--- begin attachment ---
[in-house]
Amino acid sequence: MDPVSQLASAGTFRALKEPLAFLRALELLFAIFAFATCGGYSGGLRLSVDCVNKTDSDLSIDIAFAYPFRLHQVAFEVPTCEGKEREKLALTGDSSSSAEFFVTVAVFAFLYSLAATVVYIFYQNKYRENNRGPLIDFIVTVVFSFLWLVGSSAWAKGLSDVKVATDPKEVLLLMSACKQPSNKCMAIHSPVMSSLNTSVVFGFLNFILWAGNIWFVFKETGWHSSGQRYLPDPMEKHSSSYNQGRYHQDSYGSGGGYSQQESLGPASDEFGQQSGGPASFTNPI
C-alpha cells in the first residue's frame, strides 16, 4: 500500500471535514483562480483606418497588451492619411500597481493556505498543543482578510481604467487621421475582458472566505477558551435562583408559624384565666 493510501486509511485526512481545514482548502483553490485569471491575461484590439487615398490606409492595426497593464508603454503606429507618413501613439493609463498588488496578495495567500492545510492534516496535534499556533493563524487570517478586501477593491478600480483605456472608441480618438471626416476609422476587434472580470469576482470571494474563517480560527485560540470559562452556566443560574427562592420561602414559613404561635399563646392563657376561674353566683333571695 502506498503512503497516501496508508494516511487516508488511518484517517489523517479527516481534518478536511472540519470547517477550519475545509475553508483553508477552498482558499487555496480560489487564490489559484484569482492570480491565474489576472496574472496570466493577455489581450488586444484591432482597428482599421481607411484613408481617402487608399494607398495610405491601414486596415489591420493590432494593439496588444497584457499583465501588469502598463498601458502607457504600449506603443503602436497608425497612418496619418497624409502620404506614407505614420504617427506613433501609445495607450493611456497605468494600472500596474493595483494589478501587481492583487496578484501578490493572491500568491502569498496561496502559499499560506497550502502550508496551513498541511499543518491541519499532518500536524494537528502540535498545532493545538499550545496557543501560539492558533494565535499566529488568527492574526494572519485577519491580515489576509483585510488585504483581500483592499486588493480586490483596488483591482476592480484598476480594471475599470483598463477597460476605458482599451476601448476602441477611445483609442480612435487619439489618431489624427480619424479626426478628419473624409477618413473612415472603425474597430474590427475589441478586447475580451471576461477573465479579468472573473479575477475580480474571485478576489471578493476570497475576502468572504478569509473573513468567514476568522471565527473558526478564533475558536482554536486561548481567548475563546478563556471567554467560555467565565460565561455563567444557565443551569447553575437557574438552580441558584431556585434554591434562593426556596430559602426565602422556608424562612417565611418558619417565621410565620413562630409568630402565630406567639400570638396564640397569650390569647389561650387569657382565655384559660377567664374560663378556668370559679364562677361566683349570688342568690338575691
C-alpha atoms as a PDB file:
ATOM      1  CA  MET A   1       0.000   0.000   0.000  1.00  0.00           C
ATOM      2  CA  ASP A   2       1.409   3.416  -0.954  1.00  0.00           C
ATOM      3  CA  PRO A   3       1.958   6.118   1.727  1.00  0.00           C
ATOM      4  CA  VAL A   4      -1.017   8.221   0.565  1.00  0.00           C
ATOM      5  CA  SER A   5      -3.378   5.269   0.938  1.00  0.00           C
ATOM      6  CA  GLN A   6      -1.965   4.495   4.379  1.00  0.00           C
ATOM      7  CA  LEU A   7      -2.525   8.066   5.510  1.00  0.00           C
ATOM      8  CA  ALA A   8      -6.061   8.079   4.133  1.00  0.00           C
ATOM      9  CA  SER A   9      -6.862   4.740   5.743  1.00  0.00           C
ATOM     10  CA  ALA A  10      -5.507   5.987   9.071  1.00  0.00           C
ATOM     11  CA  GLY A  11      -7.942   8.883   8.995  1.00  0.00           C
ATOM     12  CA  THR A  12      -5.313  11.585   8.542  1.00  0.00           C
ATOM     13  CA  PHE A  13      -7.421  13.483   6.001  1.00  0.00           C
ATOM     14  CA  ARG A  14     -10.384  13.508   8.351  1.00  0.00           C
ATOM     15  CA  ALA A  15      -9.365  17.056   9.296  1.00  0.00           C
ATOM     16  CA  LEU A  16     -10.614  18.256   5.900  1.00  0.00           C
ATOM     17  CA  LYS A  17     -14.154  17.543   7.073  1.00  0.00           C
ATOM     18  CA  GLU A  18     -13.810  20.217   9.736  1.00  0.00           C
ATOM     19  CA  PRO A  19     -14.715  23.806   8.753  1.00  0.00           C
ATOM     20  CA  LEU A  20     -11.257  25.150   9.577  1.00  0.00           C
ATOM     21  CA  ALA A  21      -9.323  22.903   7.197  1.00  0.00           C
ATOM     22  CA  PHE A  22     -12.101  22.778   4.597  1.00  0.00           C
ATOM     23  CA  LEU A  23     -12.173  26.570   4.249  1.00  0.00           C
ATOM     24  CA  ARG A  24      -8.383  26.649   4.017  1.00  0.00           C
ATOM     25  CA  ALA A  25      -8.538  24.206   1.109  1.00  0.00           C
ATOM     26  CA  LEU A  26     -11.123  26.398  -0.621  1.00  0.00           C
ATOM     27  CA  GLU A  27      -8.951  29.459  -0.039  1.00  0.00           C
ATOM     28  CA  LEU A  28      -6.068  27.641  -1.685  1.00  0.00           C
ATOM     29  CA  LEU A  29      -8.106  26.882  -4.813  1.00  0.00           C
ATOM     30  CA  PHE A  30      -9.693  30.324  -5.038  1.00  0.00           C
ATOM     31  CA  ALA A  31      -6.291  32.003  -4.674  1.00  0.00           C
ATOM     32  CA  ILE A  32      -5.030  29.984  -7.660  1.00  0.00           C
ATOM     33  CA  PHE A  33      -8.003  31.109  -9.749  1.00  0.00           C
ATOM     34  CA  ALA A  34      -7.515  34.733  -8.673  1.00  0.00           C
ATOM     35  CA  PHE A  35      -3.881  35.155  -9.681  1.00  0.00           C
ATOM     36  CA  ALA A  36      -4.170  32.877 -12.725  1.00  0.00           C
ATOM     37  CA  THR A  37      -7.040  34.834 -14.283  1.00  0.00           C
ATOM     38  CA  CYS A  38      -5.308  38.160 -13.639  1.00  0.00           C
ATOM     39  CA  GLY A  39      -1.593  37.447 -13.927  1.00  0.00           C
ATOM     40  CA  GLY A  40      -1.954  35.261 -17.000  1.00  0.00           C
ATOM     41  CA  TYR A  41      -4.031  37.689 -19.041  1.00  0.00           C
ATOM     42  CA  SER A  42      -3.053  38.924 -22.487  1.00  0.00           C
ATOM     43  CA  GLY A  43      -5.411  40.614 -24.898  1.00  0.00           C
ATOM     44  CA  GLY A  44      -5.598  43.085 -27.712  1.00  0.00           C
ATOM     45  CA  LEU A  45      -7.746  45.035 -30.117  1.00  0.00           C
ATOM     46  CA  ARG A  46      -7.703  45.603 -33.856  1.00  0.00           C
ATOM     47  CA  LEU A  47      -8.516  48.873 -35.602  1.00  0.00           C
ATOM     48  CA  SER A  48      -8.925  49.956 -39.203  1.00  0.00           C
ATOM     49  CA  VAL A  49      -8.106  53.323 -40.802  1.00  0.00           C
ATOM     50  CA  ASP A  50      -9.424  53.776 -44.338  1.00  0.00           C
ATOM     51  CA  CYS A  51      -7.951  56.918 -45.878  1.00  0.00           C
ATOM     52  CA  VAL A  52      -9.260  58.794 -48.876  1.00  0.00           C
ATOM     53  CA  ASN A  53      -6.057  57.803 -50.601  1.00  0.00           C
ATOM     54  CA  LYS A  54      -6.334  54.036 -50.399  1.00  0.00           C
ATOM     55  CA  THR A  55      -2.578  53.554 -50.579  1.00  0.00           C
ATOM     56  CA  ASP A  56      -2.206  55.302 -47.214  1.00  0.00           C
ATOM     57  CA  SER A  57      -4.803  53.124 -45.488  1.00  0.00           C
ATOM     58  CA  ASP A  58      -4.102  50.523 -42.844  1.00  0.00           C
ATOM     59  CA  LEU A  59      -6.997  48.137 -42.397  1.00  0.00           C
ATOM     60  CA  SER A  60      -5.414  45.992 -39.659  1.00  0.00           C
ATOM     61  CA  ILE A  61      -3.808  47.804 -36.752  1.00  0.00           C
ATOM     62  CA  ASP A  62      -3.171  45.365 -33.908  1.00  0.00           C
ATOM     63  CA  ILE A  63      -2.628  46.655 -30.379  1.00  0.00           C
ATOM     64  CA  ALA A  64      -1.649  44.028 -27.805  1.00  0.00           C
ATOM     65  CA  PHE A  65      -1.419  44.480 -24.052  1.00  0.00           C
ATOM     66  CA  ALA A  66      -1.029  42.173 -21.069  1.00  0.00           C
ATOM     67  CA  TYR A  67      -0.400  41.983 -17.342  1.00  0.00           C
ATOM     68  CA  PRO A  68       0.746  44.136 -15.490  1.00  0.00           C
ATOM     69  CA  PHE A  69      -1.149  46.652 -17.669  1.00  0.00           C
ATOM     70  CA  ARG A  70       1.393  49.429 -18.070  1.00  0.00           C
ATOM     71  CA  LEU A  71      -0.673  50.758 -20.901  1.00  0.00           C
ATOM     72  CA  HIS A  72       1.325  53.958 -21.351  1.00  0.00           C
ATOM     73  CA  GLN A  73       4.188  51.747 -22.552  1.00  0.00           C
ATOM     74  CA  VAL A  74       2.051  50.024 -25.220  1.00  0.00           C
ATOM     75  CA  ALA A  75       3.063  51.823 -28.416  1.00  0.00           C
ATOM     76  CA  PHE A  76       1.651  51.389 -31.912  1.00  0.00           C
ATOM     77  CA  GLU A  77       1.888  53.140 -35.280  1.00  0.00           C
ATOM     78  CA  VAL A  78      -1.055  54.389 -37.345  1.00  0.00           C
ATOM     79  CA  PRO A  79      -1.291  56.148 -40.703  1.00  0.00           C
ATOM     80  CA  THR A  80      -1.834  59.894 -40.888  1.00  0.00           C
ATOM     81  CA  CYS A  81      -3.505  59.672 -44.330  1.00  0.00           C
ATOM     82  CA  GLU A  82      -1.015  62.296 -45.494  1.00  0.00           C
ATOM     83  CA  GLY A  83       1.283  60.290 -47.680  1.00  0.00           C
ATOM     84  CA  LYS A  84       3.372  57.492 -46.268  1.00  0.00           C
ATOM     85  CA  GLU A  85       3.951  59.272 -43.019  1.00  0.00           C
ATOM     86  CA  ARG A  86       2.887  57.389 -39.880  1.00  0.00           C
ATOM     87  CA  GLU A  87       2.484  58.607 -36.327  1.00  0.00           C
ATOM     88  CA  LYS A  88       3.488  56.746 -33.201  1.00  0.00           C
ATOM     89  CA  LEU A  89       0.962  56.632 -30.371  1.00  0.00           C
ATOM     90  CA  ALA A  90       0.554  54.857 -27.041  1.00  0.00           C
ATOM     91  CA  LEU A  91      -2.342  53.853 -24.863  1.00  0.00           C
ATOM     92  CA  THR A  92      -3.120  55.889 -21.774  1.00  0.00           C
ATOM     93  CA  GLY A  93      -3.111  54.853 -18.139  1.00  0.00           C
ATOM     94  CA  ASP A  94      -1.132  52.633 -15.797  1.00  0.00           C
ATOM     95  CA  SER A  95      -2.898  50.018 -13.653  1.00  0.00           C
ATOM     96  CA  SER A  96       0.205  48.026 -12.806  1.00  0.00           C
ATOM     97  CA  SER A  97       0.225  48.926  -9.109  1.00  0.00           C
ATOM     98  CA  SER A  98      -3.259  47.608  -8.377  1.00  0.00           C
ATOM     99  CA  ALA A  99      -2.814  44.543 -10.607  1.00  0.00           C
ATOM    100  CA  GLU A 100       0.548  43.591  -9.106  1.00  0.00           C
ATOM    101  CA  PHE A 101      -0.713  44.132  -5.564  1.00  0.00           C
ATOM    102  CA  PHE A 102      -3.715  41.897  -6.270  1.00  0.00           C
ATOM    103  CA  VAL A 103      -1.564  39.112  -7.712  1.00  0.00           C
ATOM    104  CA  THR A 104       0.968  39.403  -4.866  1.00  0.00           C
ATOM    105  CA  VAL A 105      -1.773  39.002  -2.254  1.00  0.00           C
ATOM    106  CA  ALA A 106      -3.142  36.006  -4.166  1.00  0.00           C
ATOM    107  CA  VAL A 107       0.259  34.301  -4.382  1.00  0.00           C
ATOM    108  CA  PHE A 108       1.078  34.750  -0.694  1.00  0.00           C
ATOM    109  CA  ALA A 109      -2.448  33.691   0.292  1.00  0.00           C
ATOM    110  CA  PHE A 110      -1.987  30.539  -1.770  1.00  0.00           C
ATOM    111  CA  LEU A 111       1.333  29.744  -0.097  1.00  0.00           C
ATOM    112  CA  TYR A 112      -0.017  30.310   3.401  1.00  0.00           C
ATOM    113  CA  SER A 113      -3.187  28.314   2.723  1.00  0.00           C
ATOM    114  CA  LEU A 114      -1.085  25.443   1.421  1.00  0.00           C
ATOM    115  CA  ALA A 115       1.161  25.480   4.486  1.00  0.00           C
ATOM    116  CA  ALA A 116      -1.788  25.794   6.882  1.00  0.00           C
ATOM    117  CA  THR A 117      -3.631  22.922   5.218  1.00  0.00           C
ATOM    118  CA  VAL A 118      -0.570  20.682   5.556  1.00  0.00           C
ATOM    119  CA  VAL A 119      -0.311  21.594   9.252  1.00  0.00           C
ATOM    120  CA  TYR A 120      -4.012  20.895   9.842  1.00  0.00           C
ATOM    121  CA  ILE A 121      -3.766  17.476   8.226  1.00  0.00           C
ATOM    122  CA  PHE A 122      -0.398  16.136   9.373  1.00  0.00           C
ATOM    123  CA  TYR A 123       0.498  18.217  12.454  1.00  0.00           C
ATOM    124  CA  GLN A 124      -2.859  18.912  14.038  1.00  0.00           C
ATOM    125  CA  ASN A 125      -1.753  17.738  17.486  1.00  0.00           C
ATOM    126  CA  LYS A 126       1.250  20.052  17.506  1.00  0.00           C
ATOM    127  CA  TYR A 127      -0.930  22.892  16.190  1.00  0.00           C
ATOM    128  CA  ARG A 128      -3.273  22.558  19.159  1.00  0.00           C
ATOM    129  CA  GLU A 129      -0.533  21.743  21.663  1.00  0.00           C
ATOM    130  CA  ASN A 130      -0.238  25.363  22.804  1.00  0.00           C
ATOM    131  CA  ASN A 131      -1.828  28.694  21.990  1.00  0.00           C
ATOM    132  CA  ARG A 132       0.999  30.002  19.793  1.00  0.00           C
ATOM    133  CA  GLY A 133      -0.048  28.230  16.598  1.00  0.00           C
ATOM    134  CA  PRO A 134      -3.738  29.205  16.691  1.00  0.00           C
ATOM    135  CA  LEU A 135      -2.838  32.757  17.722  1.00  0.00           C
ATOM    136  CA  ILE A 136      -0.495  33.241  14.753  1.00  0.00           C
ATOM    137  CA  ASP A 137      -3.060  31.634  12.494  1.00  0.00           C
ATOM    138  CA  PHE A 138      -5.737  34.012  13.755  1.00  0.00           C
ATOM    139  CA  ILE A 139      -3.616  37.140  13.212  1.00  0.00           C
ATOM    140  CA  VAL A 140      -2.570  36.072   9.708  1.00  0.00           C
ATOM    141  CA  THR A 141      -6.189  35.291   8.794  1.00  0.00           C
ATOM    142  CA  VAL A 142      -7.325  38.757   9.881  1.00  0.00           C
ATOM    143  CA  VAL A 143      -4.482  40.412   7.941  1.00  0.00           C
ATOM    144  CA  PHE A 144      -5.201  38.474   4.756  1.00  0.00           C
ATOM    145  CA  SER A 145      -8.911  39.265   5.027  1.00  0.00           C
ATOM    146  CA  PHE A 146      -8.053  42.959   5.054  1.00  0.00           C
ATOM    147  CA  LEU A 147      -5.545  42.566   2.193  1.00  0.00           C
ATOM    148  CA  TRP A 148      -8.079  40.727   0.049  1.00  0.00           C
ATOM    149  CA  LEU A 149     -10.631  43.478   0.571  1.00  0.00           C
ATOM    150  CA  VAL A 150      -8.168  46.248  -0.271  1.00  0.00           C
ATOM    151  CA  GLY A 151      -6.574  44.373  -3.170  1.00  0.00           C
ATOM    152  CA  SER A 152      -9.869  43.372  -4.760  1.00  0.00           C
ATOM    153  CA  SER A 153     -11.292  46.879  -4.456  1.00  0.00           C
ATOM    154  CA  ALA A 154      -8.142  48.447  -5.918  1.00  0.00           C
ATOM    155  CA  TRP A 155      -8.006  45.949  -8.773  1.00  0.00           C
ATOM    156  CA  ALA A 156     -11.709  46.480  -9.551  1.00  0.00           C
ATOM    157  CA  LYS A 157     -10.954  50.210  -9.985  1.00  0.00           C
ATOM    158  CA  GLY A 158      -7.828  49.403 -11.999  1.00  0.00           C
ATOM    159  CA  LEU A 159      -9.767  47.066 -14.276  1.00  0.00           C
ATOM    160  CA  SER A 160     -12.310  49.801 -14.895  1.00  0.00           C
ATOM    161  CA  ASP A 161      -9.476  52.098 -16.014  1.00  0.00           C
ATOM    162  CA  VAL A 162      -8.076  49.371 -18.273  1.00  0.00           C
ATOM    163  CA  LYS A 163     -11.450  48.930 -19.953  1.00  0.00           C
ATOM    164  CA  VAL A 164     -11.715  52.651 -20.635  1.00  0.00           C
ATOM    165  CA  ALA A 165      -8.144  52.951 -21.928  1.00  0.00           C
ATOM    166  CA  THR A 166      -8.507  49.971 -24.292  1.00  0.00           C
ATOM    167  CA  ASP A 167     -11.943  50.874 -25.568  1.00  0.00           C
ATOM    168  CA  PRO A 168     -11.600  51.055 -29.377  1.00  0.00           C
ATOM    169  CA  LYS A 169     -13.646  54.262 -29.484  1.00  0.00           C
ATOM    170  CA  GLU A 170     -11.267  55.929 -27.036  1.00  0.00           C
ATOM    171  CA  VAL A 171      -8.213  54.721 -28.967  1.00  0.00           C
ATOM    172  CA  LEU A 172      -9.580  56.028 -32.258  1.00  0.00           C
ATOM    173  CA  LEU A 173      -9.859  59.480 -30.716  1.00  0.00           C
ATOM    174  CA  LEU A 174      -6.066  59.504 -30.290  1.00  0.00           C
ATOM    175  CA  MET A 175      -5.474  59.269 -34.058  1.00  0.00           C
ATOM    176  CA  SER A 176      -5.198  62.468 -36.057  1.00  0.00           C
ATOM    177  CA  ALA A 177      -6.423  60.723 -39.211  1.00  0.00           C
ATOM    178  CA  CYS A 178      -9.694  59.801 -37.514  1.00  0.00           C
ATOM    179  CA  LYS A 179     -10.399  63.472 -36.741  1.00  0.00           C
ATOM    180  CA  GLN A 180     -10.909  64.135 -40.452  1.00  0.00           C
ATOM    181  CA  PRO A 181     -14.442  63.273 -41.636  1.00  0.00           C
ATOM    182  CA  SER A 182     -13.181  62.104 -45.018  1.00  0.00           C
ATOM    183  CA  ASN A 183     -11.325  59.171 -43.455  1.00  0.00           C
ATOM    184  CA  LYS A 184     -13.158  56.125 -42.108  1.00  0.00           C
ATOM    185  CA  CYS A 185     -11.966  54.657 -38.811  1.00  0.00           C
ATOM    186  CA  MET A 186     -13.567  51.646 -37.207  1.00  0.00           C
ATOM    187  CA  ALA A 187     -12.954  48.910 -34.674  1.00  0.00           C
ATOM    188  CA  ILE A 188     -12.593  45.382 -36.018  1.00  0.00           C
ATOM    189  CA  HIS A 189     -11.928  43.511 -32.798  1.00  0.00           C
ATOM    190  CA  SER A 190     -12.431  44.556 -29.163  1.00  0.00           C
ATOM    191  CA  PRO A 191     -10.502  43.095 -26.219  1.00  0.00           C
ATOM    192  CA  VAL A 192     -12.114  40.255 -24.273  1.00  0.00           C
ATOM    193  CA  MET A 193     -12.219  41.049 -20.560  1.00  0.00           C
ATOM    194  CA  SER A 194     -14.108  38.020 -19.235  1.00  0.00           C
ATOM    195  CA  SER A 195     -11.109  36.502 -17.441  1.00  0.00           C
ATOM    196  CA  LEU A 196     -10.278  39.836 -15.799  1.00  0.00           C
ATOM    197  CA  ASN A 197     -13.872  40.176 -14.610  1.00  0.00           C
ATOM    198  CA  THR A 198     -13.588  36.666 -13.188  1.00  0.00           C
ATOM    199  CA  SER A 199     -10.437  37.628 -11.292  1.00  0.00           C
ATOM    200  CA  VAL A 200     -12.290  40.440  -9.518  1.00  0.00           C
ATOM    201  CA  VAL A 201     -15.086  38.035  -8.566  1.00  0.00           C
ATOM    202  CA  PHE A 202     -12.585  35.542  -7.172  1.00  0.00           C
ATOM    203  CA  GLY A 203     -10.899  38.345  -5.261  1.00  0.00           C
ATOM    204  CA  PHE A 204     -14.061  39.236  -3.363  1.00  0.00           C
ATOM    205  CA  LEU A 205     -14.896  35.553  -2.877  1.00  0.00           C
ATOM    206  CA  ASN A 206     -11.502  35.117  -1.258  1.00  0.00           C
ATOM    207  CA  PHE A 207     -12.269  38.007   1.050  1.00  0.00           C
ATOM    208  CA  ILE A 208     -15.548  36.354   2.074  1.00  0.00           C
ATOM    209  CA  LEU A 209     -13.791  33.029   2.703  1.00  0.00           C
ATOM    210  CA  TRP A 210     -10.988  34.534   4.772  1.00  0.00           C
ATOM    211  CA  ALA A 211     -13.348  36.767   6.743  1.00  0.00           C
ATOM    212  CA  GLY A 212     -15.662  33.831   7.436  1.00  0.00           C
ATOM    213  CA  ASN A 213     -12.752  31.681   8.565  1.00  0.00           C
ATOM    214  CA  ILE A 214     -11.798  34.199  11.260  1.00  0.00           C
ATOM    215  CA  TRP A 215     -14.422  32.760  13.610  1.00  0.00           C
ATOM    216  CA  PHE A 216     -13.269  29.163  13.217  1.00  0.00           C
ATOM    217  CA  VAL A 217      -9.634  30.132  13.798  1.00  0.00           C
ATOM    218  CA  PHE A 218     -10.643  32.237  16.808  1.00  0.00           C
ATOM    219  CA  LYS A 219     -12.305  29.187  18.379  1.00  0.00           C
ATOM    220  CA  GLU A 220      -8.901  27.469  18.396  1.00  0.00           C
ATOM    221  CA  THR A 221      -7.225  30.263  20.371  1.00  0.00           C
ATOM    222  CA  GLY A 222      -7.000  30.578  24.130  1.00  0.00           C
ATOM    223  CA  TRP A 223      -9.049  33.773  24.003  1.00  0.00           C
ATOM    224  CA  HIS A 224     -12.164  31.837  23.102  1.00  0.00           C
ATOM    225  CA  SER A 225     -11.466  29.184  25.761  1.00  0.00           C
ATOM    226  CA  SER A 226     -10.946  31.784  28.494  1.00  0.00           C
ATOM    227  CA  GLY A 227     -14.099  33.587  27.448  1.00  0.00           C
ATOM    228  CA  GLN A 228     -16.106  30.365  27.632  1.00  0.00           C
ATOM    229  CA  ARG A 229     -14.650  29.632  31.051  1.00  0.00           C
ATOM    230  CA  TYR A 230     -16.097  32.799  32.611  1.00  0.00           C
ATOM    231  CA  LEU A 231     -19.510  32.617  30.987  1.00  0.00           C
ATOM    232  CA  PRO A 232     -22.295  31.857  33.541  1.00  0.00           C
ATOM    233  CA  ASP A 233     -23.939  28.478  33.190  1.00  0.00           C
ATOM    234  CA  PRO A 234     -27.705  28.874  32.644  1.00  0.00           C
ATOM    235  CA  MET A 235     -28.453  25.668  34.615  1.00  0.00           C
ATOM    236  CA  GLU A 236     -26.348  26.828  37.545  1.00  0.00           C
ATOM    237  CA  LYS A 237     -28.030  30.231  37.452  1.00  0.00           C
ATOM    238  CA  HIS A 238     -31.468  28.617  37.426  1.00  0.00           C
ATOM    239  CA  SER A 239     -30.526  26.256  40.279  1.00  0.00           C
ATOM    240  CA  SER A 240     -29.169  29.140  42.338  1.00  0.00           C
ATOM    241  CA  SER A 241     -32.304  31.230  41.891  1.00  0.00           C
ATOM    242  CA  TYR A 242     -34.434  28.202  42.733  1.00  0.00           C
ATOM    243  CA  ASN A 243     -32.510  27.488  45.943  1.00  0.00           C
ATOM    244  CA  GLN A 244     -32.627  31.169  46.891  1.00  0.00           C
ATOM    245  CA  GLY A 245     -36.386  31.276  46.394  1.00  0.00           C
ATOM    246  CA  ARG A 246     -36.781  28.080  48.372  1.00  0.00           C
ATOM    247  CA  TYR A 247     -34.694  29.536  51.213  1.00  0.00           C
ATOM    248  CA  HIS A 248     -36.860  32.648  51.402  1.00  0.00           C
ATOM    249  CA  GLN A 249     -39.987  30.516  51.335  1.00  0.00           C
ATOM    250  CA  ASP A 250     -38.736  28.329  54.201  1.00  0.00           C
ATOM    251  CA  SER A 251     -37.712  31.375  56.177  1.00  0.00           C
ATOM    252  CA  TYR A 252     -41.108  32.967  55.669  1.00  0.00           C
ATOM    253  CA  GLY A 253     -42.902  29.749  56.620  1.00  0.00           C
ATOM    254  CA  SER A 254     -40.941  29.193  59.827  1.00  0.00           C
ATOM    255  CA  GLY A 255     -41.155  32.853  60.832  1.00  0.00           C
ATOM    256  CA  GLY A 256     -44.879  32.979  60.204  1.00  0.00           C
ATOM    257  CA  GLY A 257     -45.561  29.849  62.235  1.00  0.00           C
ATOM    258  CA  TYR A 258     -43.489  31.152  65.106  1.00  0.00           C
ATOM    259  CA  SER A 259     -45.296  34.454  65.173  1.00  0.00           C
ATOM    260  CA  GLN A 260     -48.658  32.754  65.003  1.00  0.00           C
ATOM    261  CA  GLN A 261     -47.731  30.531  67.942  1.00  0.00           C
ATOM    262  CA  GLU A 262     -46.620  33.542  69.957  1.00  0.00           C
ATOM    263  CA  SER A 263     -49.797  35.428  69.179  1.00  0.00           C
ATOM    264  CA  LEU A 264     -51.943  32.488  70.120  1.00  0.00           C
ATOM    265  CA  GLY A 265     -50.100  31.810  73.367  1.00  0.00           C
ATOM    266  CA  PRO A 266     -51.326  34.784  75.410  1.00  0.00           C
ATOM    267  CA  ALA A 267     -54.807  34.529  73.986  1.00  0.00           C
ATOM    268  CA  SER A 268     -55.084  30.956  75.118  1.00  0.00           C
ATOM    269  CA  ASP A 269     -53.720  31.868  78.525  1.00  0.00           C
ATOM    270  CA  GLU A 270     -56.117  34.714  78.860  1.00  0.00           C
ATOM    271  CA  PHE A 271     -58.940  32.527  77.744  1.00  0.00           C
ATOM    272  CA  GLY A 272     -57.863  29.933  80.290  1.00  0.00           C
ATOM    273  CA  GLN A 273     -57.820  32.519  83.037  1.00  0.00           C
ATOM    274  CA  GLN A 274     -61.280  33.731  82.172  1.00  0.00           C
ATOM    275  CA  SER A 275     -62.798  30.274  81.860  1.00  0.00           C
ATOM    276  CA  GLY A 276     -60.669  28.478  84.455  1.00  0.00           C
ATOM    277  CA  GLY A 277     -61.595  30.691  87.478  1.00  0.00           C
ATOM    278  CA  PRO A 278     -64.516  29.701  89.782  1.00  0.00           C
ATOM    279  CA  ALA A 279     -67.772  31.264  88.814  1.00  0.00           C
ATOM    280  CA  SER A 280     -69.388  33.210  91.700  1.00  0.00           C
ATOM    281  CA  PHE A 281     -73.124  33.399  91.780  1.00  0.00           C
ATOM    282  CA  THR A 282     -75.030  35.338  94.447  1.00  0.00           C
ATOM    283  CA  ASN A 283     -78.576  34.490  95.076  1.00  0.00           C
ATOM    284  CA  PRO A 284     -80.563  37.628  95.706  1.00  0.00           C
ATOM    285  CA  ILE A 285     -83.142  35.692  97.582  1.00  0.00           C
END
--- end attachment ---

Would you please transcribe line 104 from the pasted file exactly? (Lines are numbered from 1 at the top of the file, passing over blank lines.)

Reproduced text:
ATOM    100  CA  GLU A 100       0.548  43.591  -9.106  1.00  0.00           C